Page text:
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Sarah Palin Doesn't Endorse Trump's Carrier $7M Incentive Deal; Warns of 'Crony Capitalism'

Donald Trump, Sarah Palin
U.S. Republican presidential candidate Donald Trump (R) as former Alaska Gov. Sarah Palin endorses him at a rally at Iowa State University in Ames, Iowa, Jan. 19, 2016. |

Former Republican vice presidential nominee and supporter of Donald Trump Sarah Palin criticized the president-elect's deal to subsidize Indiana-based air conditioning company Carrier to keep jobs in that state, warning that such a move could lead to "crony capitalism."

"Let's hope every business is equally incentivized to keep Americans working in America," former Alaska Gov. Palin wrote in an op-ed, which was published Friday in Young Conservatives. She referred to the deal that gave Carrier $7 million in state economic incentives so that the company won't move 1,100 jobs to Mexico.

The deal was orchestrated by Trump and Vice President-elect Mike Pence, currently the governor of Indiana.

"When government steps in arbitrarily with individual subsidies, favoring one business over others, it sets inconsistent, unfair, illogical precedent," she added. "Meanwhile, the invisible hand that best orchestrates a free people's free enterprise system gets amputated. Then, special interests creep in and manipulate markets."

Republicans oppose this, she reminded the readers. "Instead, we support competition on a level playing field, remember? Because we know special interest crony capitalism is one big fail."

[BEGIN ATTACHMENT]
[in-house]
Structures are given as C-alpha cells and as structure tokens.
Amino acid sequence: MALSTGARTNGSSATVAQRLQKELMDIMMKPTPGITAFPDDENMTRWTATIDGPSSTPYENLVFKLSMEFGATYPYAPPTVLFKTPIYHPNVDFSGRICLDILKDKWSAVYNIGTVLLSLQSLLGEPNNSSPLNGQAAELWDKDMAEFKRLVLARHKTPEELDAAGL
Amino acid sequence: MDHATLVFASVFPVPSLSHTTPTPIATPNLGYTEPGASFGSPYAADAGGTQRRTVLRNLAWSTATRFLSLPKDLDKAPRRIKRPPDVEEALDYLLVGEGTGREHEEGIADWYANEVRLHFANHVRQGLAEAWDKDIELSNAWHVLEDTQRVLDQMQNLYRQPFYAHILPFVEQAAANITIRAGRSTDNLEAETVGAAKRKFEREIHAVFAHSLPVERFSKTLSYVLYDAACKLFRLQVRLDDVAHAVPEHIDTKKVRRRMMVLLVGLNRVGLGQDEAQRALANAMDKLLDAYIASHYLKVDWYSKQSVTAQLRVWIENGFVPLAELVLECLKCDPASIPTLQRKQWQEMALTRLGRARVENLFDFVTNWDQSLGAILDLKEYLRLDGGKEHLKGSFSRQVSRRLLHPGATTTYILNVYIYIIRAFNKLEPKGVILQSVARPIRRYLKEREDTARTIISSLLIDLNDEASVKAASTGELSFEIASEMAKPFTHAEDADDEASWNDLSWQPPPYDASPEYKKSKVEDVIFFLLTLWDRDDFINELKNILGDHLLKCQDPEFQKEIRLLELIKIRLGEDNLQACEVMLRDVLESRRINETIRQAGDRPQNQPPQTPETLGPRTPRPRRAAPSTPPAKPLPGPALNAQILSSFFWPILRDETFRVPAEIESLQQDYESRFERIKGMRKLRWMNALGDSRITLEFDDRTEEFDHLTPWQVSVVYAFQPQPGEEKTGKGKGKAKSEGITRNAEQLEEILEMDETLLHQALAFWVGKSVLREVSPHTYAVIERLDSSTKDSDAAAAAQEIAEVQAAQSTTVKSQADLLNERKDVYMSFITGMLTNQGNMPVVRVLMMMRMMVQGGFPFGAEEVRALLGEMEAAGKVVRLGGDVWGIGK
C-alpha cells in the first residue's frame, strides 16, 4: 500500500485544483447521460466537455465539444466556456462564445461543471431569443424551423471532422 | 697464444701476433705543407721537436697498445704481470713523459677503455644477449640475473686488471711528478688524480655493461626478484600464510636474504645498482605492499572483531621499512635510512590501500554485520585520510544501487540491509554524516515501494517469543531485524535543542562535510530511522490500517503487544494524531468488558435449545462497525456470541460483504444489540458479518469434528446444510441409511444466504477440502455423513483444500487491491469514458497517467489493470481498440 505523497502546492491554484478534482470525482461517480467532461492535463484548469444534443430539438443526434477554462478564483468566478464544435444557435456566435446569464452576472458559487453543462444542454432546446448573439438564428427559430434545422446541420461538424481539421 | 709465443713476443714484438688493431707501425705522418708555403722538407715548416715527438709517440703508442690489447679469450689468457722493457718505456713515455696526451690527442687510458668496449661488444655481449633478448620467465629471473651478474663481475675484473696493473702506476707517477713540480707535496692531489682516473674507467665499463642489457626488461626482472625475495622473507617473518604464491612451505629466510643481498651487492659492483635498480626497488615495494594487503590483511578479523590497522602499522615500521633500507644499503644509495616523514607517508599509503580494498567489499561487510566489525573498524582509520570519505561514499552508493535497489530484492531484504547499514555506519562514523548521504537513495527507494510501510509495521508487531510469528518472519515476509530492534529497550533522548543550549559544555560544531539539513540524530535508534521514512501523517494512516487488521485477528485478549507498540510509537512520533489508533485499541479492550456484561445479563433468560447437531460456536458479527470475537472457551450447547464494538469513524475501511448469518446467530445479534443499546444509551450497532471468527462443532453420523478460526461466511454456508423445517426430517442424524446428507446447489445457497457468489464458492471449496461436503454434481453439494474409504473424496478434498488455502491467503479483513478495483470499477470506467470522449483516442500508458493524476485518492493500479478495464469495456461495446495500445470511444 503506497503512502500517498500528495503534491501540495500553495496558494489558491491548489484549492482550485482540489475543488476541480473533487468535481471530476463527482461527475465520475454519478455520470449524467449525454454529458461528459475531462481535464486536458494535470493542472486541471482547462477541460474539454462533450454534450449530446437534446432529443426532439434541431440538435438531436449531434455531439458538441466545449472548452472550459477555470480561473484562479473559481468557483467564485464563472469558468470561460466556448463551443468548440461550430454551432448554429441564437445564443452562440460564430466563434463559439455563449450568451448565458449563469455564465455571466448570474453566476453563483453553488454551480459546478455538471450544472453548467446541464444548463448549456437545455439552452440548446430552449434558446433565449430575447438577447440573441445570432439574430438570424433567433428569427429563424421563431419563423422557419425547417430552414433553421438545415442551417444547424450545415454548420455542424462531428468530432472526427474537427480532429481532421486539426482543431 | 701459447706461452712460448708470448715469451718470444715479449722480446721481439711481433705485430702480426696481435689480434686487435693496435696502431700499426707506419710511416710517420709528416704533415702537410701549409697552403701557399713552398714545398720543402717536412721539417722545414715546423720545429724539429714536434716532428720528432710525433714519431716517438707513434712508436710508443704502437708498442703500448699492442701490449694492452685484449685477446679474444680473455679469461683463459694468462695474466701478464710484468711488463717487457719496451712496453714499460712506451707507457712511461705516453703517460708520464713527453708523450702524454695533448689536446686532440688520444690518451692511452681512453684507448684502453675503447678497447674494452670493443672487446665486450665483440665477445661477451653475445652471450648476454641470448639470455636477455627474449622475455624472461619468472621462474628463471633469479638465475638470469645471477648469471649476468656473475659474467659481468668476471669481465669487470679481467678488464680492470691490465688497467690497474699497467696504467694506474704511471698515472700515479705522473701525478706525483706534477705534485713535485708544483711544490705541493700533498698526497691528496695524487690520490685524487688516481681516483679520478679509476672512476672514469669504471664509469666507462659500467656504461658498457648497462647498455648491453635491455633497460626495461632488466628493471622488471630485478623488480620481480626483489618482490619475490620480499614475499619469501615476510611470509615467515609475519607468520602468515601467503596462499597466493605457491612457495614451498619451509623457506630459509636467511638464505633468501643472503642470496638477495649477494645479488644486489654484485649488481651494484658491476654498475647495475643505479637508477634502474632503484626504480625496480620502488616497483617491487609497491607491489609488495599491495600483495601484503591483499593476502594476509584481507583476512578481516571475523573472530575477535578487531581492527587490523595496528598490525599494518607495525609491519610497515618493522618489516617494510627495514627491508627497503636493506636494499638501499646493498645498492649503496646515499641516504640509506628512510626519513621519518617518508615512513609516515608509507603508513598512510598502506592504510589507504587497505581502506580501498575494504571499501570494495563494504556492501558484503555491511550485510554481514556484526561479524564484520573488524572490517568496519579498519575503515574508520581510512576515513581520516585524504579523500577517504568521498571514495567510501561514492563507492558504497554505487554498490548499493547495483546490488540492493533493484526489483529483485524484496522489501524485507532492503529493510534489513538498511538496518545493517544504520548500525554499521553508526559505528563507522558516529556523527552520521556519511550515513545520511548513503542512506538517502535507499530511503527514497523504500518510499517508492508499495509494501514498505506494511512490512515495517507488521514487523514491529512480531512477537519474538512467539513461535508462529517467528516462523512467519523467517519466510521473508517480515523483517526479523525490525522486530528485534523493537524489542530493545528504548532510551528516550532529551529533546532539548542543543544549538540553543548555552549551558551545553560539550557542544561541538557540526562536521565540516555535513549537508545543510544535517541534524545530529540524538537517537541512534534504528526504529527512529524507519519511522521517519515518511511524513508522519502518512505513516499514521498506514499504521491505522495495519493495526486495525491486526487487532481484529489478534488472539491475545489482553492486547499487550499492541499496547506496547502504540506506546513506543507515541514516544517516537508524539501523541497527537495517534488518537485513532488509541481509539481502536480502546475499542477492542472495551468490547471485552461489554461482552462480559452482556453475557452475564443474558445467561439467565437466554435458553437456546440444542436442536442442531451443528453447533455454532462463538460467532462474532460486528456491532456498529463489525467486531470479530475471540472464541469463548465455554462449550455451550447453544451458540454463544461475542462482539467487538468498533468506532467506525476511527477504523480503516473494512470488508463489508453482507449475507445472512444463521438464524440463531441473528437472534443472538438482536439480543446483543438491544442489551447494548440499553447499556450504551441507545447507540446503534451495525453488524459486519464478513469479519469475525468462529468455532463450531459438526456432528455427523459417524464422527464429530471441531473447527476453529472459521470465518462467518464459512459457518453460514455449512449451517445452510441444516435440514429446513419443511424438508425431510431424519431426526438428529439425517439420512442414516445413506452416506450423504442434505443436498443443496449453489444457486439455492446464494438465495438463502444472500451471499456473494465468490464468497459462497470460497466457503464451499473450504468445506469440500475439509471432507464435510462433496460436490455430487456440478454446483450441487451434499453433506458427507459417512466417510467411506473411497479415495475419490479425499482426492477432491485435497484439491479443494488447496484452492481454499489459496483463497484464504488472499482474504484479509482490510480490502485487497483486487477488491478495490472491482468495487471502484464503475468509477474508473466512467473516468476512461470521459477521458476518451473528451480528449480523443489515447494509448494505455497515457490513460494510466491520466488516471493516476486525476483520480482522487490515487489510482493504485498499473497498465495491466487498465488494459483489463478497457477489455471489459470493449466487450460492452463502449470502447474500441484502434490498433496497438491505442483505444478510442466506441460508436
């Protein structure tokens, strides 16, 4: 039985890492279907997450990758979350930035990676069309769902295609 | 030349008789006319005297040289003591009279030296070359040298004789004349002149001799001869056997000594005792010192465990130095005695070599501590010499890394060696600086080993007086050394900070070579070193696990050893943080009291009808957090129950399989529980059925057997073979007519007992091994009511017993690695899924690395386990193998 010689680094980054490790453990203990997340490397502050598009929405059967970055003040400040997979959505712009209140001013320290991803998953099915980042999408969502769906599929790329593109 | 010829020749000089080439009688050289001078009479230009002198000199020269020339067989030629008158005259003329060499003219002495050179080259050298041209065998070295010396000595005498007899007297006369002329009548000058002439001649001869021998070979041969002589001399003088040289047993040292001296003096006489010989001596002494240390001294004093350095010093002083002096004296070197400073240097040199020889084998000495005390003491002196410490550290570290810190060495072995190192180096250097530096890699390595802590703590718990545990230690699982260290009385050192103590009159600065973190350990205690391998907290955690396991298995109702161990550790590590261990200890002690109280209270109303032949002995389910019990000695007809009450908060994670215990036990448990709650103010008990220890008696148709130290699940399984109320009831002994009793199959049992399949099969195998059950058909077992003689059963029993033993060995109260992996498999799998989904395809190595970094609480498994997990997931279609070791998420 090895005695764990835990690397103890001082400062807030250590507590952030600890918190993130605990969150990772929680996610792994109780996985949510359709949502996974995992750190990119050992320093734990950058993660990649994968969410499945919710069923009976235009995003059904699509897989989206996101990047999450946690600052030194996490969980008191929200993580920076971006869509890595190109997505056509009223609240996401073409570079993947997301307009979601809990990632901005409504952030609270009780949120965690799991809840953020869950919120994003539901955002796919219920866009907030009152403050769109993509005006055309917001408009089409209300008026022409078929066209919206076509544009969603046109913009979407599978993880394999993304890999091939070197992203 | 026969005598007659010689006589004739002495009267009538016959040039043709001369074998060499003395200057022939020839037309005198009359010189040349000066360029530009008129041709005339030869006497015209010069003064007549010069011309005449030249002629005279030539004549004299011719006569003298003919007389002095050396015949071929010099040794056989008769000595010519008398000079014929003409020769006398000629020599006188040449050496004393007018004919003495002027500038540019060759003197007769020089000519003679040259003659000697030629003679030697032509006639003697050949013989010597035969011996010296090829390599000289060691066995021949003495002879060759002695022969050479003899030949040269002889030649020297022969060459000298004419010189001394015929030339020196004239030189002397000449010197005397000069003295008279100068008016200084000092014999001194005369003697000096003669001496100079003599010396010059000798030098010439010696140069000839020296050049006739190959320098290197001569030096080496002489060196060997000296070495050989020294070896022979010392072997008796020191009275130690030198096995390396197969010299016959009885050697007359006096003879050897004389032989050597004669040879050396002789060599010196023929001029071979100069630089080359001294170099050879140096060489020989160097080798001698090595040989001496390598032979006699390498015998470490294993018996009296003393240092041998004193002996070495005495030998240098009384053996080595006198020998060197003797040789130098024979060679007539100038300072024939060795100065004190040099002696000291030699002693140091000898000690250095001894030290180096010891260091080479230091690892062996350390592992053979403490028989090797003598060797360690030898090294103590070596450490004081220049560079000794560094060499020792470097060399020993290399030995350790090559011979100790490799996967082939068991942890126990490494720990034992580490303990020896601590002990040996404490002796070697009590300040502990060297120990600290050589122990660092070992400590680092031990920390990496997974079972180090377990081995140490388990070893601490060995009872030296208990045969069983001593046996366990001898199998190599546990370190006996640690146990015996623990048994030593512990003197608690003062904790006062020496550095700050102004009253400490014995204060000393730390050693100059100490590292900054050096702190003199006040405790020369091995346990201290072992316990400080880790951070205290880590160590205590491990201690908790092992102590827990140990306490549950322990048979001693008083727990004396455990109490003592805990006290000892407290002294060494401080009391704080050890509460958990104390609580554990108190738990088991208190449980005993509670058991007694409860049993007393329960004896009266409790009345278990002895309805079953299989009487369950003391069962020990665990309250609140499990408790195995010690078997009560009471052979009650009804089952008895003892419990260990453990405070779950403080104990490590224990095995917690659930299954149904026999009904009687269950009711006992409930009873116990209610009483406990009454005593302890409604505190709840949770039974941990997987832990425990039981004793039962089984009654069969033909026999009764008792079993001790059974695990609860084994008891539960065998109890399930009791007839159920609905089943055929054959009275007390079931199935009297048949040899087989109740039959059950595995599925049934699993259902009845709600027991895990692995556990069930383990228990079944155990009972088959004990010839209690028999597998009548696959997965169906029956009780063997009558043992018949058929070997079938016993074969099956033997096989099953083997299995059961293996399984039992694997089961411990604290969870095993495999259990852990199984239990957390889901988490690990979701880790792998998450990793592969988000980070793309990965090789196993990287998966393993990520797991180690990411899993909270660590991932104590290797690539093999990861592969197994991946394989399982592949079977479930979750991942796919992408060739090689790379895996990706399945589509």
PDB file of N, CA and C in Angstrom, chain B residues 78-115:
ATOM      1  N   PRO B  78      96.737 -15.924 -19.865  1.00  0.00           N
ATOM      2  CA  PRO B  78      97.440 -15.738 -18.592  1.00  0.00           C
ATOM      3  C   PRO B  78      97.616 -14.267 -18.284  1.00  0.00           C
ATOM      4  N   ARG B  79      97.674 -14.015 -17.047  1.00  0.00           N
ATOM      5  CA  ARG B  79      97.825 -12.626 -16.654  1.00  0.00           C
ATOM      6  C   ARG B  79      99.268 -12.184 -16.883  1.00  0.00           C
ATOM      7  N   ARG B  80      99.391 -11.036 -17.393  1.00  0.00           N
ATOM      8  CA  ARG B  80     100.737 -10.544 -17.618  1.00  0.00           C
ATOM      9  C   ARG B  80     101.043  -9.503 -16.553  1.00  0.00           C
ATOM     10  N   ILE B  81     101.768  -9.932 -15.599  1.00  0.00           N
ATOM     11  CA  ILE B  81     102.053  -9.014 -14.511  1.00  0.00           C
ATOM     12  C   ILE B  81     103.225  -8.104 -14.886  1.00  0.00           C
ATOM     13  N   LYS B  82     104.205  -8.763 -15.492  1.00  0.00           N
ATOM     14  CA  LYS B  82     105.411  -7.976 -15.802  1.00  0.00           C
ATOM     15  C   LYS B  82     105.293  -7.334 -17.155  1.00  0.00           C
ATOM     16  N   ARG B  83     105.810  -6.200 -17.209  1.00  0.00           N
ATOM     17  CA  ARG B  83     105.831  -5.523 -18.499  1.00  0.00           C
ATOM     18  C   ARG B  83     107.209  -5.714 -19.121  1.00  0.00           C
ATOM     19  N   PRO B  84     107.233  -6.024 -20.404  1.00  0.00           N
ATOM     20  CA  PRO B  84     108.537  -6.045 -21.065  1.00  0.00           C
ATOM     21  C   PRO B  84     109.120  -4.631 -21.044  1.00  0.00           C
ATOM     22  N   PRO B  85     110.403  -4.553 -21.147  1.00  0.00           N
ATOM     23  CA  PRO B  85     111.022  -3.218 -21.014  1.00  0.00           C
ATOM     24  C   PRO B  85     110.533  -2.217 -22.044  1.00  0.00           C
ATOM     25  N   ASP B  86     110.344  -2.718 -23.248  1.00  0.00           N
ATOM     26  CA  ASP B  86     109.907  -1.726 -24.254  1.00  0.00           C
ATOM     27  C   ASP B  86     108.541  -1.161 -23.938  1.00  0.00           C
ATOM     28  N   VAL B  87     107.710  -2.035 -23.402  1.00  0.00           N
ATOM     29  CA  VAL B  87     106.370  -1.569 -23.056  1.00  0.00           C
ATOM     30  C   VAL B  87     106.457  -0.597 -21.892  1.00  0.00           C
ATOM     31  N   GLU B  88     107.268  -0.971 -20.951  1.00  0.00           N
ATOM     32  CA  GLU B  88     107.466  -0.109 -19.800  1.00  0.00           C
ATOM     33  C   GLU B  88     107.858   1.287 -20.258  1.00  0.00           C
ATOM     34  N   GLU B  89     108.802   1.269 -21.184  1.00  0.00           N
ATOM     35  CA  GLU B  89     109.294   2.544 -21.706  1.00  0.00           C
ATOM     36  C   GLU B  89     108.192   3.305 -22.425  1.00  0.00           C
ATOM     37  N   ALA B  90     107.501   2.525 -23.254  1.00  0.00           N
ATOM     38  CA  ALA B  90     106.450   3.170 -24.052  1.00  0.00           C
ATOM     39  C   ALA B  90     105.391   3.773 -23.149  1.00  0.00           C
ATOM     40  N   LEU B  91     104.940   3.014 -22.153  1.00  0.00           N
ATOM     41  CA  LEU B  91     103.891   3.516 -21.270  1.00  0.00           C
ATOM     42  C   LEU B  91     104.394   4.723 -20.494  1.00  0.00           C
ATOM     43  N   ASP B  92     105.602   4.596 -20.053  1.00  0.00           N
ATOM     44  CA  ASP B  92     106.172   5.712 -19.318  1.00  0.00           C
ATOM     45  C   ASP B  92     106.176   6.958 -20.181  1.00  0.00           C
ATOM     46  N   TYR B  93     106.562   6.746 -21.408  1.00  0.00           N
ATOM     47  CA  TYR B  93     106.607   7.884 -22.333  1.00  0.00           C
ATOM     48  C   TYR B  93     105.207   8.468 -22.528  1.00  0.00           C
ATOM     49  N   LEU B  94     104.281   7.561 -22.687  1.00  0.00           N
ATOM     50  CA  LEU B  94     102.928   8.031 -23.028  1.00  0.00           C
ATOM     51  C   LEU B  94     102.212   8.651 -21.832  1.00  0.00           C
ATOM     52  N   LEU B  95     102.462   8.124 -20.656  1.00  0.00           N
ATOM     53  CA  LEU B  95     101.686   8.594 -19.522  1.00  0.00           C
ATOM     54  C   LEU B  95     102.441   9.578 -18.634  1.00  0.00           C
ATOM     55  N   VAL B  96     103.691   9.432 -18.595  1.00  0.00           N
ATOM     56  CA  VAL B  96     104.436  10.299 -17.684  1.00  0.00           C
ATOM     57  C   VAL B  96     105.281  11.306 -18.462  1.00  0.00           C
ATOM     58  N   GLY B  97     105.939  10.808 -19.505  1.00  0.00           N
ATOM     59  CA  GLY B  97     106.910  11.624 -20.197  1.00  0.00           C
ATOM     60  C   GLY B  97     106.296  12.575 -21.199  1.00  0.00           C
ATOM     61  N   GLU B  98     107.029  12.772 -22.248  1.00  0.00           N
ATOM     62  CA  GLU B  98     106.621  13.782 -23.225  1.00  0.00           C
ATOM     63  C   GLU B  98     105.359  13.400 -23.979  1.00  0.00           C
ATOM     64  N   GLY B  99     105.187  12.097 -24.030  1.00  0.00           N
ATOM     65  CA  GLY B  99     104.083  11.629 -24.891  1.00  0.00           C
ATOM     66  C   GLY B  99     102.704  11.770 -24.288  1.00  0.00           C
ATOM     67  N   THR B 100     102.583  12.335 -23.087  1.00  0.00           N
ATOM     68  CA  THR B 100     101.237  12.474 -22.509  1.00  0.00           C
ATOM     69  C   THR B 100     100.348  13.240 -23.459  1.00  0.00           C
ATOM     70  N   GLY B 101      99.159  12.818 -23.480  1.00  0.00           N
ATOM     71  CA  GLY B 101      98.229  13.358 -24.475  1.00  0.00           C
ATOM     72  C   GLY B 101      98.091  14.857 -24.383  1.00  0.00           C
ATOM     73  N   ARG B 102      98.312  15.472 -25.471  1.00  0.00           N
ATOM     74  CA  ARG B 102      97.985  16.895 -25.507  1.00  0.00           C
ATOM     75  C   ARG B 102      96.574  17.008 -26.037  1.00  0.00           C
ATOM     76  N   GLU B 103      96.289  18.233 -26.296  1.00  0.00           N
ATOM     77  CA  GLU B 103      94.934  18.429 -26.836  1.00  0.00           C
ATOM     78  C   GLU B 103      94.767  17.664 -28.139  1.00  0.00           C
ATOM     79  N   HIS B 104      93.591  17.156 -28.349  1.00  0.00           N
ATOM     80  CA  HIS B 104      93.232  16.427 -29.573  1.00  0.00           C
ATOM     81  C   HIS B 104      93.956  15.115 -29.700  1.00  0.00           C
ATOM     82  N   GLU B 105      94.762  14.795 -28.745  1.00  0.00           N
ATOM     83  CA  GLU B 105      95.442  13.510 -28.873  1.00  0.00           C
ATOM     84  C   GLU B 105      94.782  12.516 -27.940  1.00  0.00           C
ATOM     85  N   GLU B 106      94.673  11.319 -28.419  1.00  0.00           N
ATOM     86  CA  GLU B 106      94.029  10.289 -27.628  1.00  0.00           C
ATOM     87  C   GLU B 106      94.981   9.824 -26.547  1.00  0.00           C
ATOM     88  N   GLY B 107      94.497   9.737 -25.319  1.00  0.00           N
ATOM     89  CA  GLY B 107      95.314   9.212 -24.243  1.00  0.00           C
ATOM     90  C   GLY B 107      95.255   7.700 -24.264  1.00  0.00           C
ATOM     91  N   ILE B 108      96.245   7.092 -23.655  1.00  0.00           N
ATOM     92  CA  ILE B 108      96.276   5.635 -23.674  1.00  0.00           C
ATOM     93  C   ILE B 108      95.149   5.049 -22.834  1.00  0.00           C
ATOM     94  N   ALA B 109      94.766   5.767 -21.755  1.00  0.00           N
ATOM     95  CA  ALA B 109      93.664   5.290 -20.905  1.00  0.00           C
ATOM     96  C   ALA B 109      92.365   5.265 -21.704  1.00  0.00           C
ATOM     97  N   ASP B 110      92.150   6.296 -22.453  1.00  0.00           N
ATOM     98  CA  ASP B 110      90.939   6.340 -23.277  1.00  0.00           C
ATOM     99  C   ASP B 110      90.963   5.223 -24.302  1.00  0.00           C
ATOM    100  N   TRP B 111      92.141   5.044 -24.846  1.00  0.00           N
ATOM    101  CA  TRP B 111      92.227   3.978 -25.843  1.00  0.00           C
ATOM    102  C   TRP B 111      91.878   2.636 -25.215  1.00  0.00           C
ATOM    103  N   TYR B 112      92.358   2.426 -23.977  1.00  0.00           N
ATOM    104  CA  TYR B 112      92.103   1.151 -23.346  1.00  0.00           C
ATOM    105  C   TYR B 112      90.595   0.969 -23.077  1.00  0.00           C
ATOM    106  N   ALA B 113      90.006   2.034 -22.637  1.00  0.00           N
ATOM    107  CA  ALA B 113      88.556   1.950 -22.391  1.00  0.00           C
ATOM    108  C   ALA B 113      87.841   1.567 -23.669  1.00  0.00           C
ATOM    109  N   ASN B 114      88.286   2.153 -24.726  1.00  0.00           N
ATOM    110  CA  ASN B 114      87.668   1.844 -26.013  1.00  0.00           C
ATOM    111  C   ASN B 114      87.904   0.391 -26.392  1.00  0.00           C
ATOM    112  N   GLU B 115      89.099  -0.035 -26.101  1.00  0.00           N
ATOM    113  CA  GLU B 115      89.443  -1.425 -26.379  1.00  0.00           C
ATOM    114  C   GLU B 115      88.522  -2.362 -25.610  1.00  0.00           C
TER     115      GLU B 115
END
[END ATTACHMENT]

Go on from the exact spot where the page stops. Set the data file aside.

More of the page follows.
Palin wrote that politicians "picking and choosing recipients of corporate welfare is railed against by fiscal conservatives, for it's a hallmark of corruption. And socialism." She added, "A $20 trillion debt-ridden country can't afford this sinfully stupid practice, so vigilantly guard against its continuance, or we're doomed."

Palin has long been vocal against crony capitalism.

In 2011, she attacked President Obama and "corporate crony capitalism" in a speech delivered at the Tea Party of America rally in Indianola, Iowa.

"Some of us saw this day coming," Palin said, referring to what she had said three years earlier at the Republican National Convention while accepting the nomination to be vice president.

She read part of that speech in which she described what she thought an Obama presidency would entail. "In my speech, I asked America, 'when the cloud of rhetoric has passed, when the roar of the crowd fades away, what exactly is Barack Obama's plan? What does he actually seek to accomplish, after he's done turning back the waters and healing the planet? The answer is, to make government bigger, to take more of your money, to give more of it to others, and to take more orders from Washington. And, to reduce the strength of America in a dangerous world.'"

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